Published: Tuesday, April 30, 2013

Suu Kyi’s ‘rule of law’ mantra a distant hope

Suu Kyi's 'rule of law' mantra a distant hope

It is Aung San Suu Kyi’s mantra for embedding democratic reform, but for many who endured Myanmar’s authoritarian and deeply corrupt former junta the “rule of law” remains a distant hope.
Flashpoint issues such as land grabbing have intensified fears that the country’s anaemic legal structures are failing to protect the poor and vulnerable despite sweeping reforms.
Rights groups also say impunity for recent outbreaks of communal unrest — and alleged army abuses in ethnic conflicts — have shown the law is struggling to keep pace with tumultuous political, social and economic change.
“We are still fighting for a fair system that applies to everybody… the law must be king,” said Khin Maung Win, a former political prisoner who was jailed for three years in 2002 for distributing anti-state leaflets while he was a law student.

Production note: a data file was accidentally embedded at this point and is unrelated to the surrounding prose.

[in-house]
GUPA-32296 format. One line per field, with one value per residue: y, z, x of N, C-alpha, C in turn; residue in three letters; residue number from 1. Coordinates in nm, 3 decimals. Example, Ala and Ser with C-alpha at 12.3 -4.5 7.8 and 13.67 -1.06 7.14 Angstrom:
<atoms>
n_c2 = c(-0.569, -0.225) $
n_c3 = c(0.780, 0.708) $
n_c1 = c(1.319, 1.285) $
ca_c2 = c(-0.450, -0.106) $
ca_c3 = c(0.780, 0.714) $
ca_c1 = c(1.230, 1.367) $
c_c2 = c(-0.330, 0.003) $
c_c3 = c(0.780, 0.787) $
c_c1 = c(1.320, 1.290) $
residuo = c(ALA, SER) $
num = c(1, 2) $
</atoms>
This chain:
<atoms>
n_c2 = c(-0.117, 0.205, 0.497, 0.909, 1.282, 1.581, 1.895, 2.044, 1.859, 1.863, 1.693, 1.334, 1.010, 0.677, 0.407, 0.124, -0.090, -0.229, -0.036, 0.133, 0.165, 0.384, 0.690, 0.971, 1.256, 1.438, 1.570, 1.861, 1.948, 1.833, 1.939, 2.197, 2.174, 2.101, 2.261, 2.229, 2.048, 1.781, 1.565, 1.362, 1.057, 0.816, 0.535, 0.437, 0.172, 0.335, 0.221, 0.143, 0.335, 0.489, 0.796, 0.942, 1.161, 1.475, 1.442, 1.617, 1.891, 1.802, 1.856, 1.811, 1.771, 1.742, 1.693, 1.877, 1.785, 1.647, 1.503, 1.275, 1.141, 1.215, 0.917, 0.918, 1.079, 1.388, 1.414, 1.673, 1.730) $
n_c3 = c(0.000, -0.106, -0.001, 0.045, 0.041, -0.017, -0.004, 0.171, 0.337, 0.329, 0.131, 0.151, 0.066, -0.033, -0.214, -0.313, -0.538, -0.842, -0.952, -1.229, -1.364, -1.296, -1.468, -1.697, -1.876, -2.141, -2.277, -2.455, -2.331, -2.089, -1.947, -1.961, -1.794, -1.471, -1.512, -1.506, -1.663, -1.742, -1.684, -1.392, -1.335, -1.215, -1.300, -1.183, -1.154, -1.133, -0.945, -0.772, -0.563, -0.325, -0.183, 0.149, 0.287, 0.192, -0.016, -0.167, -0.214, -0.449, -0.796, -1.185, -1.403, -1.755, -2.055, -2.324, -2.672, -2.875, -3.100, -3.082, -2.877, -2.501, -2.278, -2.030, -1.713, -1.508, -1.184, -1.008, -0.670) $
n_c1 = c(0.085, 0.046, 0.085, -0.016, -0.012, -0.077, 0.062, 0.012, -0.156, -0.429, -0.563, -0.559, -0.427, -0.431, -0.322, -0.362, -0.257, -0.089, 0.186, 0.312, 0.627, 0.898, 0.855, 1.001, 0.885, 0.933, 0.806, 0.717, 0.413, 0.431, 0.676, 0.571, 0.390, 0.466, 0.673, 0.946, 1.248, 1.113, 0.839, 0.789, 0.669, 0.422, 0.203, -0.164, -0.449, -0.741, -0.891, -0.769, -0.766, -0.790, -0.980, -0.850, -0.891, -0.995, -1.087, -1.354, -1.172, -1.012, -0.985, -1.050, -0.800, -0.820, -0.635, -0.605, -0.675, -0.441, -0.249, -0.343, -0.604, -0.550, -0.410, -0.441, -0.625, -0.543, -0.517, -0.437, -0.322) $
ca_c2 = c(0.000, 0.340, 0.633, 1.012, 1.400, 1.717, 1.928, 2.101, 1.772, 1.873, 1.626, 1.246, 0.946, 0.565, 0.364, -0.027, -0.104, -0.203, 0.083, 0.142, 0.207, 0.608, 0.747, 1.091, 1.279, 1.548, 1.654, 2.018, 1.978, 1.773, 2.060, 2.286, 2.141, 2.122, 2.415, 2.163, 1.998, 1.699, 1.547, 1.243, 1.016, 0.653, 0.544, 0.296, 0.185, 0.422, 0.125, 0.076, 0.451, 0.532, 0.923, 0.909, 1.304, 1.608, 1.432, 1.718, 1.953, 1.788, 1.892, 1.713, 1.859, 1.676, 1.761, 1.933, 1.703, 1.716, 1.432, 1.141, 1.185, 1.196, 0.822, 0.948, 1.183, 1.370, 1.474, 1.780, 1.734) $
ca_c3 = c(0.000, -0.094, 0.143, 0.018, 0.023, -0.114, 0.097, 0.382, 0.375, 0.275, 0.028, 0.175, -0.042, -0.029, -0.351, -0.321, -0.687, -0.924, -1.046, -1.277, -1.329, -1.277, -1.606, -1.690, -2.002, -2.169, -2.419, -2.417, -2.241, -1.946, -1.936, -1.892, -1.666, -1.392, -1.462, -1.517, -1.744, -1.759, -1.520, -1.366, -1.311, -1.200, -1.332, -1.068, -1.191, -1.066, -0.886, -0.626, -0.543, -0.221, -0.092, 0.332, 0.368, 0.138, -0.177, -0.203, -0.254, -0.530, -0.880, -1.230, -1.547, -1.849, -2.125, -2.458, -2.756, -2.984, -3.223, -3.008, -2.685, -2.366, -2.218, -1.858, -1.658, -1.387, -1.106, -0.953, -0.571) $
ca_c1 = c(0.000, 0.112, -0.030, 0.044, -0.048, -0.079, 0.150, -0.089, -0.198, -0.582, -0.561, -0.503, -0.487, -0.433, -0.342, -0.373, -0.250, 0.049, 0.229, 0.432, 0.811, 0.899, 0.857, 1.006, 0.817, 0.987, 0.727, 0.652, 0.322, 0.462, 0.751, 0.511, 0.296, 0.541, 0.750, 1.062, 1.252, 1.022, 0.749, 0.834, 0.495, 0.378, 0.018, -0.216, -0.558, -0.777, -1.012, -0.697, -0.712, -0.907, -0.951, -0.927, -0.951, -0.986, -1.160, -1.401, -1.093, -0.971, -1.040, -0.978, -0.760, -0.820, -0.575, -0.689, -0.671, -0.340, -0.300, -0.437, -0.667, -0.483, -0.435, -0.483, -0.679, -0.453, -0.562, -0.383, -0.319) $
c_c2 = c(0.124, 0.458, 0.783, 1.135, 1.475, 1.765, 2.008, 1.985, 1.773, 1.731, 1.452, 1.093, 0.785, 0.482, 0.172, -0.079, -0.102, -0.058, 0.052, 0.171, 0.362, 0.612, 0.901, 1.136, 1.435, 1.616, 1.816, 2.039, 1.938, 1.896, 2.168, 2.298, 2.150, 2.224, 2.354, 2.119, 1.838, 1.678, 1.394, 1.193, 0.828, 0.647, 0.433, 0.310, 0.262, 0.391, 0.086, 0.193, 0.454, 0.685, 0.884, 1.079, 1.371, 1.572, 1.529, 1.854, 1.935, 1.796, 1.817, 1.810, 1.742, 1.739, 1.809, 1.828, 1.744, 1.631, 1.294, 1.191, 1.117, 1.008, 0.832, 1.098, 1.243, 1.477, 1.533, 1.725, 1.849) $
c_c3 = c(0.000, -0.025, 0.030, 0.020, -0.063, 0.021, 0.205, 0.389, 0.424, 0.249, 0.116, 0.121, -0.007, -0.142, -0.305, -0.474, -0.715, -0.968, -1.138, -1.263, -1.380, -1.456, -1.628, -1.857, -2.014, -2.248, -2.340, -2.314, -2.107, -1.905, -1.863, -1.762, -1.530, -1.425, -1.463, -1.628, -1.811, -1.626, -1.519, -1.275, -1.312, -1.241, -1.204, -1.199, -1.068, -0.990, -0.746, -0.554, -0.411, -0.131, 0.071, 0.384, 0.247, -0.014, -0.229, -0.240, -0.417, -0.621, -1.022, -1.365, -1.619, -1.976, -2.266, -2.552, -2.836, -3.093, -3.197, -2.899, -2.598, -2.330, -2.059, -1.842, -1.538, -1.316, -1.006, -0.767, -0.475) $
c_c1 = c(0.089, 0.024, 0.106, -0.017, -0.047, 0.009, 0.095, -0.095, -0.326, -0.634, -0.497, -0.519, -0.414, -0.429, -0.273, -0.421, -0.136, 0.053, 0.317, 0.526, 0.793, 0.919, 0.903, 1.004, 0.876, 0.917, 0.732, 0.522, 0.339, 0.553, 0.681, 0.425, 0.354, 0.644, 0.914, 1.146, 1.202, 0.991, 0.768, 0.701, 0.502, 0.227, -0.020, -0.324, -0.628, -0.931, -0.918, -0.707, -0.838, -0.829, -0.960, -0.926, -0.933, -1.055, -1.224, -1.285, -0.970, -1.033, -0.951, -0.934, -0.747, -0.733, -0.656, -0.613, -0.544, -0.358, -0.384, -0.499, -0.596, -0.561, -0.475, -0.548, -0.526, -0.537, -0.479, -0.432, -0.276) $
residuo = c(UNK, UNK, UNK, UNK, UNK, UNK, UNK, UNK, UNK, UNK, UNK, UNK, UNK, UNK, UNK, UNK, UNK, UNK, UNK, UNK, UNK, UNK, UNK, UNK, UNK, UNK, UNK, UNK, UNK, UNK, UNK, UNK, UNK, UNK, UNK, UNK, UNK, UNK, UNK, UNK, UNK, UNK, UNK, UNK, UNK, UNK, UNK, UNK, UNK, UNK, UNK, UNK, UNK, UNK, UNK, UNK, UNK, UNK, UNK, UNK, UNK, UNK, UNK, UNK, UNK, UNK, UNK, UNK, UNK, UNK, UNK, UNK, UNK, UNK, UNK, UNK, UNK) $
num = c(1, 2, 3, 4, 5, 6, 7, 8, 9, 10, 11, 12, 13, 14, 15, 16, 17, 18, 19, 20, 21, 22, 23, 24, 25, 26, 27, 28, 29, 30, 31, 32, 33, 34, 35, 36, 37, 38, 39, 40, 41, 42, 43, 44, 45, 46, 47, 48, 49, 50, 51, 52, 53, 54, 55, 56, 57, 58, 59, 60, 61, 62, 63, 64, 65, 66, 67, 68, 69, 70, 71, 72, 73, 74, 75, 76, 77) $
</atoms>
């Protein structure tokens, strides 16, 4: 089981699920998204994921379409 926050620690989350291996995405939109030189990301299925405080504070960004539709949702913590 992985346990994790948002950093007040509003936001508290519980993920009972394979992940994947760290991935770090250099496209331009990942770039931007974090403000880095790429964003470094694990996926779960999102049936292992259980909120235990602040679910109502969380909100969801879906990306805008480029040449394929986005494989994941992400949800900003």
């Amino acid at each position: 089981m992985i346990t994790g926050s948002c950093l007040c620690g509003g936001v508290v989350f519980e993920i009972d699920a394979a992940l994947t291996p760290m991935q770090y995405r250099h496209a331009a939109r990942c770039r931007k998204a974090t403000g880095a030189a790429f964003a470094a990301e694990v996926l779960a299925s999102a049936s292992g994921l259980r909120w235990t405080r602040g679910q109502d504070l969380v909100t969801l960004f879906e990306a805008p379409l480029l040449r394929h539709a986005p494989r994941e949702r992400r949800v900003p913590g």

Now secretary of advocacy group the Myanmar Legal Aid Network, he told AFP that his country’s legal system remains arbitrary, unprofessional and corrupt.
“We have had a bad history,” he said. “In order to move on, ordinary people now must be entitled to legal rights and be involved in the process of change.”
During the ulcerous junta era, experts say secret and summary jail terms were commonplace, deaths and disappearances blamed on the state went unpunished and courts were in cahoots with vested interests, including the brutal army rulers who milked the country’s wealth.
Judges could be easily bought or cowed by powerful businessmen and politicians, while prosecutors and police wielded unconstrained power.